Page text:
Tires rolling on the road force air away in front of the tire, and suck air in behind the area of contact between the tire and the road. This air pumping generates high-frequency noise, according to the NAPA document. But with OGFC, the pumping, and therefore the noise, is reduced because air is pumped down into the porous pavement. Porous OGFC also reduces noise by absorbing some of the noise emitted by vehicles. On dense surfaces, the noise emitted towards the pavement is reflected to the surroundings.
Because of its noise-reducing ability, OGFC is known in Germany as “Fliisterasphalt,” or whispering asphalt. Full-scale trial sections of OGFC on German motorways and trunk roads between 1986 and 1990 measured reductions in rolling noise of up to 6 decibels(dBA), and this value has since been adopted as the basis for calculating the noise-reducing properties of OGFC.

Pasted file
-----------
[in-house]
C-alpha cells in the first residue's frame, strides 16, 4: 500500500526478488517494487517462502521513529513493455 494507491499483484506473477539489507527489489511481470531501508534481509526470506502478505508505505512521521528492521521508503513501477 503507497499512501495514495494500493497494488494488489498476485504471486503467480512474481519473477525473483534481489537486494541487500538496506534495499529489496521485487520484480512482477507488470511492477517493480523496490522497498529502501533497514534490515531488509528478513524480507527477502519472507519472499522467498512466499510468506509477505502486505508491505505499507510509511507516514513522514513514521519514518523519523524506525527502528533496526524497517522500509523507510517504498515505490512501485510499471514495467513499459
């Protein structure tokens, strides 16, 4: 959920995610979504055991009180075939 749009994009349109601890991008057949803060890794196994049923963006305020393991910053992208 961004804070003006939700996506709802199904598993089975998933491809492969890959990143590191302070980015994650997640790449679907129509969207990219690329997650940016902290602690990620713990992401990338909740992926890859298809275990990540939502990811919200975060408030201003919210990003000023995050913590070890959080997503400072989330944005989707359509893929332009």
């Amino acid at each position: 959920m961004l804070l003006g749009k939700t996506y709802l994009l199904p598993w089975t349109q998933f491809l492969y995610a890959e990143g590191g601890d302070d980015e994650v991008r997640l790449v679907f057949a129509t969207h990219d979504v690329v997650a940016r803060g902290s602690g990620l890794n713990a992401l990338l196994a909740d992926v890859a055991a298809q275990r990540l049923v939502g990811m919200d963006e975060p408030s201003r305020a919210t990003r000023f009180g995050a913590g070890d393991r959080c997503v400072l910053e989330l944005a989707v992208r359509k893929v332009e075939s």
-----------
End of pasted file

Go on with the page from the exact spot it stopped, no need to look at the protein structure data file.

NAPA does not recommend applying a dense-graded asphalt to an OGFC at the end of its service life. Studies have found that the overlay will trap water in the OGFC and cause the pavement to deteriorate. Generally, it is recommended to mill off the existing OGFC prior to replacing it with a new OGFC or any other wearing course.
Fixing ‘Dead Man’s Curve’
The Texas Department of Transportation (TxDOT) has a notable success story to tell about its permeable friction courses (PFCs). In the late 1990s, a 2-mile section of RM 1431 near Jonestown, Texas, in the Austin District, came to be called “Dead Man’s Curve” by the media and local residents. For years, the Austin District took proactive measures to reduce the number of accidents along RM 1431, but the rate of wet weather accidents remained unchanged.
So TxDOT placed a PFC on RM 1431 under an emergency contract to address the number of wet weather accidents and fatalities. It worked. The number of wet weather accidents on this highway dropped by 93 percent in the four years since placement of the mix in February 2004, compared to the three-year period prior to the placement of the overlay.